We are temporarily only able to ship Faber Shop orders to addresses in the UK.
When, in 2000, the National Theatre published its poll of the hundred best plays of the 20th century, David Hare had written five of them. Yet he was born in 1947 into an anonymous suburban street in Hastings. It is a world he believes to be as completely vanished as Victorian England.
Now in his first panoramic work of memoir, ending as Margaret Thatcher comes to power in 1979, David Hare describes his childhood, his Anglo-Catholic education and his painful apprenticeship to the trade of dramatist. He sets the progress of his own life against the history of a time in which faith in hierarchy, deference, religion, the empire and finally politics all withered away. Only belief in private virtue remains.
In his customarily dazzling prose and with great warmth and humour, David Hare explores how so radical a shift could have occurred, and how it is reflected in his own lifelong engagement with two disparate art forms – film and theatre. In The Blue Touch Paper David Hare describes a life of trial and error: both how he became a writer and the high price he and those around him paid for that decision.
But this is, throughout, an invigorating memoir, an elegantly unvarnished tale. It is fascinating to learn that Hare discovered a talent for dialogue before he had written a play. The account of the legendary Portable Theatre Company is absorbing too, filling one with nostalgia for an age when travelling light was easy. And his account of his vain attempts to sell vacuum cleaners in the US as a young man is priceless.
It's an intoxicating read for those, like me, who missed out on the careless abandon and furious optimism of that era, when artists thought they could make art, change the world and have fun (and sex) all at the same time....By the end of the book Margaret Thatcher is in power and the white-faced mimes have turned on David for his determination to write plays that people want to see. But the enthusiasm with which he later leapt at Stuff Happens never deserts him, and infects every page of this terrific book.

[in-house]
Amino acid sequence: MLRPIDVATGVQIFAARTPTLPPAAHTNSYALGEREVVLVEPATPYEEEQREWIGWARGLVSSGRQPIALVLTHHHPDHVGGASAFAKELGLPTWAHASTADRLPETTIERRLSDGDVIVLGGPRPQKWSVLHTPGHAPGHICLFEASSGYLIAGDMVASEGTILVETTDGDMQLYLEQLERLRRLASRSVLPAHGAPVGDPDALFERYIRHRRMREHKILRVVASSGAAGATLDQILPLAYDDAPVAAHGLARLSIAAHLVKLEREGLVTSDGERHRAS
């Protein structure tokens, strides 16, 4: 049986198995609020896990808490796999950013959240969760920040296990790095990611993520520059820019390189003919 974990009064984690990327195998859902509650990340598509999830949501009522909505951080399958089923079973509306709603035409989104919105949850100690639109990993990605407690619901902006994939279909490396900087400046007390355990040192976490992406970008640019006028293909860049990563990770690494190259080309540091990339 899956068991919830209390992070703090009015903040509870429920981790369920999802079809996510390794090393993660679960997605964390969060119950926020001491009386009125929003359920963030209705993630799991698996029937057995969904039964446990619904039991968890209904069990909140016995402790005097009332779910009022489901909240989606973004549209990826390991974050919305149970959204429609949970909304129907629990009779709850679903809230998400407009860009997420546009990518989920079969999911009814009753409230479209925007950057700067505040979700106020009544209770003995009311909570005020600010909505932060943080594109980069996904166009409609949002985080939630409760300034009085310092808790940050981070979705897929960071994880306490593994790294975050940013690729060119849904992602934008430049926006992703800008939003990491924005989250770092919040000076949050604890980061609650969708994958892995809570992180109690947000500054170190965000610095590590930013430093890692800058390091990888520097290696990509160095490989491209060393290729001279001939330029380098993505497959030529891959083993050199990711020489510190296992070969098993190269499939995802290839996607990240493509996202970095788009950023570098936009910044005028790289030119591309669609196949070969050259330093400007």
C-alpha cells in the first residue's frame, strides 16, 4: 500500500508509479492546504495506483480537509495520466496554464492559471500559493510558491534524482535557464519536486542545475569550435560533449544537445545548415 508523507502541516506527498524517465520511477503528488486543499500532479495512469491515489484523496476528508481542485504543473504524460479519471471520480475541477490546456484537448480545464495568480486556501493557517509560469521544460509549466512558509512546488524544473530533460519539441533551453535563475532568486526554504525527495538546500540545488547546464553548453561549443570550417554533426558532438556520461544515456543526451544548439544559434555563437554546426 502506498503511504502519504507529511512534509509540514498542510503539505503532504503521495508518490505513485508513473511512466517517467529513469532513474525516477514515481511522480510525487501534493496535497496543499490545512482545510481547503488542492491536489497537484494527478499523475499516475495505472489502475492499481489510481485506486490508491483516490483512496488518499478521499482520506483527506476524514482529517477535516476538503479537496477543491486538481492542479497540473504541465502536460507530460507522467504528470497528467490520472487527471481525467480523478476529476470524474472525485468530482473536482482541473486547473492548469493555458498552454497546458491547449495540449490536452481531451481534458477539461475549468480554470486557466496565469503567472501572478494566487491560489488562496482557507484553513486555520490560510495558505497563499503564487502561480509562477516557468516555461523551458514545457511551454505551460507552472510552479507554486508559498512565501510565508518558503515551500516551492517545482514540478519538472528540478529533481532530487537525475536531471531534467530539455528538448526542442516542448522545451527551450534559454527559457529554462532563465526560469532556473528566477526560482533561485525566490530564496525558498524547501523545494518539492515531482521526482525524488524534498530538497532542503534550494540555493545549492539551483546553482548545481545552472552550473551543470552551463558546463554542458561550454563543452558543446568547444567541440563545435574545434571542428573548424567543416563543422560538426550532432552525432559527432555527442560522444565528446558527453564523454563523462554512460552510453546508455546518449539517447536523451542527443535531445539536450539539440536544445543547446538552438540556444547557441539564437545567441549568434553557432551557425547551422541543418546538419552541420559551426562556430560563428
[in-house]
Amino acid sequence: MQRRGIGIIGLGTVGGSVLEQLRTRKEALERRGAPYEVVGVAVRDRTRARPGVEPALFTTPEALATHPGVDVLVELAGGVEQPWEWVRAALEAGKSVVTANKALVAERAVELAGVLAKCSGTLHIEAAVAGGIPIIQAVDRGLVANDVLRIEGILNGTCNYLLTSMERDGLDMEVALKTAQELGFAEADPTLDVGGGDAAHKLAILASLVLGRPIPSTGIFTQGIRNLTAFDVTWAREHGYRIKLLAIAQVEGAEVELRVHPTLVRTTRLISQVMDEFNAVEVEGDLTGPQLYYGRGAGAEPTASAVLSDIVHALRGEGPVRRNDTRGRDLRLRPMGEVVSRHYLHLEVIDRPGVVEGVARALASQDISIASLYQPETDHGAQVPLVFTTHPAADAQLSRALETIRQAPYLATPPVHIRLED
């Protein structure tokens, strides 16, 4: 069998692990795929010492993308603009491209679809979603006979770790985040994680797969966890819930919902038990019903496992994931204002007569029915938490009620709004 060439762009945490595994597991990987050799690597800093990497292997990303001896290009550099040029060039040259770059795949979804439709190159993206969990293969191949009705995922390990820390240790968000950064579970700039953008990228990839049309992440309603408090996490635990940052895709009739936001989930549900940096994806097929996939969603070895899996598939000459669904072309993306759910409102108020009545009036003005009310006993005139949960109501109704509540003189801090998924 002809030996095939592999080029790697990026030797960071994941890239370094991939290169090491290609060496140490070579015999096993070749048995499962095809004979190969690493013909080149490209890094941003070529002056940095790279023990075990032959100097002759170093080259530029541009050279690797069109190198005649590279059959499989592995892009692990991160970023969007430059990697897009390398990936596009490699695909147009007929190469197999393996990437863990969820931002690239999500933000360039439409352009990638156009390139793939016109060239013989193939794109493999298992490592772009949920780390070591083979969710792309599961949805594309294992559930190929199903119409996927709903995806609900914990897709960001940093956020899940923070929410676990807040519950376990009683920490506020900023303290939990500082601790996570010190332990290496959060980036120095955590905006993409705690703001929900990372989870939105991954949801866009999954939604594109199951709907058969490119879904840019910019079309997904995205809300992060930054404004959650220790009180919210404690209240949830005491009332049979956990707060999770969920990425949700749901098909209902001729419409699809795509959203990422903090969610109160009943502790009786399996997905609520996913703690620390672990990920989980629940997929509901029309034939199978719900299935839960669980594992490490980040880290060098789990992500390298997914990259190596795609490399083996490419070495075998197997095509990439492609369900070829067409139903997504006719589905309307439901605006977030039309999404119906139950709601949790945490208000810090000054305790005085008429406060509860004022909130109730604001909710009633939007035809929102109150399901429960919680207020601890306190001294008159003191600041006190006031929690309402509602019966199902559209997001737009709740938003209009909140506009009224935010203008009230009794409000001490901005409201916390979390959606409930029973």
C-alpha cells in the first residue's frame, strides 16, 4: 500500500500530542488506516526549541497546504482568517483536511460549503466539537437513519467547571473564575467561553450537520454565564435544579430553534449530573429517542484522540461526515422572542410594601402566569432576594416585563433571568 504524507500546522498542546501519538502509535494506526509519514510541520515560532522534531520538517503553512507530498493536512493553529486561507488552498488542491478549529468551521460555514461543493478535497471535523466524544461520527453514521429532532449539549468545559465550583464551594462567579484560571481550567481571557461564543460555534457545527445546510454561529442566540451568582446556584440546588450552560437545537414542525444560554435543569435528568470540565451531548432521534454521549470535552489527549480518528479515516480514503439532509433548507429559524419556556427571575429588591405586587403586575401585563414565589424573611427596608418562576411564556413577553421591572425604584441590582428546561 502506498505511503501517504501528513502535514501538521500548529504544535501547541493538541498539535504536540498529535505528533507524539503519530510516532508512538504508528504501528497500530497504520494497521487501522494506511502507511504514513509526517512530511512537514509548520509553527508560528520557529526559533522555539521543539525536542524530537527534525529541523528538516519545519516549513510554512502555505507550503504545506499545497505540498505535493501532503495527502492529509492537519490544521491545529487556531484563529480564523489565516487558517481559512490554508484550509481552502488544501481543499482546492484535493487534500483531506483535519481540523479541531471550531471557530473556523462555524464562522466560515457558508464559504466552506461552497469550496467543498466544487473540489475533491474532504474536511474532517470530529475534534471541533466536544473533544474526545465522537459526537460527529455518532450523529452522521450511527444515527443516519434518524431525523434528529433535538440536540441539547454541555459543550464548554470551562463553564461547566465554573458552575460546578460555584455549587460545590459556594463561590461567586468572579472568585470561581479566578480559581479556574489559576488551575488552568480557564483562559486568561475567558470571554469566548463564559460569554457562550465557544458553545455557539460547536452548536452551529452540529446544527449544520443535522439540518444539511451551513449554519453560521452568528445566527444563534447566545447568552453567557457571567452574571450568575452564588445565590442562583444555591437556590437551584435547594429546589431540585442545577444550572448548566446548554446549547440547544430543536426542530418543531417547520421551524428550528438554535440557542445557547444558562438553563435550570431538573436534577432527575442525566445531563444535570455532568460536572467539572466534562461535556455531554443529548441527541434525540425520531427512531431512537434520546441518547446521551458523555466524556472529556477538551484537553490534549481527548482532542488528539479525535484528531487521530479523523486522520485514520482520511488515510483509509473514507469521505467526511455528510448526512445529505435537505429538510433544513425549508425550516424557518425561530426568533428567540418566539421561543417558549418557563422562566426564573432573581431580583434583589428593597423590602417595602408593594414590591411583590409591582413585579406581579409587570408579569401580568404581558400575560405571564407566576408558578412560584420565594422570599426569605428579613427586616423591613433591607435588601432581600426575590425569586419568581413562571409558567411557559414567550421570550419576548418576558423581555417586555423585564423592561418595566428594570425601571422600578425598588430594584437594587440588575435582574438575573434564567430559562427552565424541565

an engrossing, authentic and vivid portrait of those long-lost times. ****
Yet Hare's complications help to make this a marvellous read, full of wisdom about theatre, and with a candour about his own bad behaviour that brings tears to the eyes as he risks becoming just another absentee dad as the narrative ends with his divorce and a new government in 1979. Hare knows he's trouble, for good and for ill. The Blue Touch Paper reminds us that he's worth it.
it is an interesting social history....But it will be of particular fascination to anyone who loves actors, writers and directors. The cameo appearances from Bill Nighy, Tom Stoppard and Helen Mirren, the gossipy details of pioneering touring company Portable and of life at the newly-opened National Theatre with Peter Hall, not to mention friendships with Tennessee Williams and Philip Roth (revealed as a one-time regular at the Notting Hill Spudulike), are a delight.
I've enjoyed the book so much, in fact, that I've already re-read great swathes of it forwards and backwards. It's sure to become a classic tale of a life in the theatre of our time.
Browse a selection of books we think you might also like, with genre matches and a few wildcards thrown in.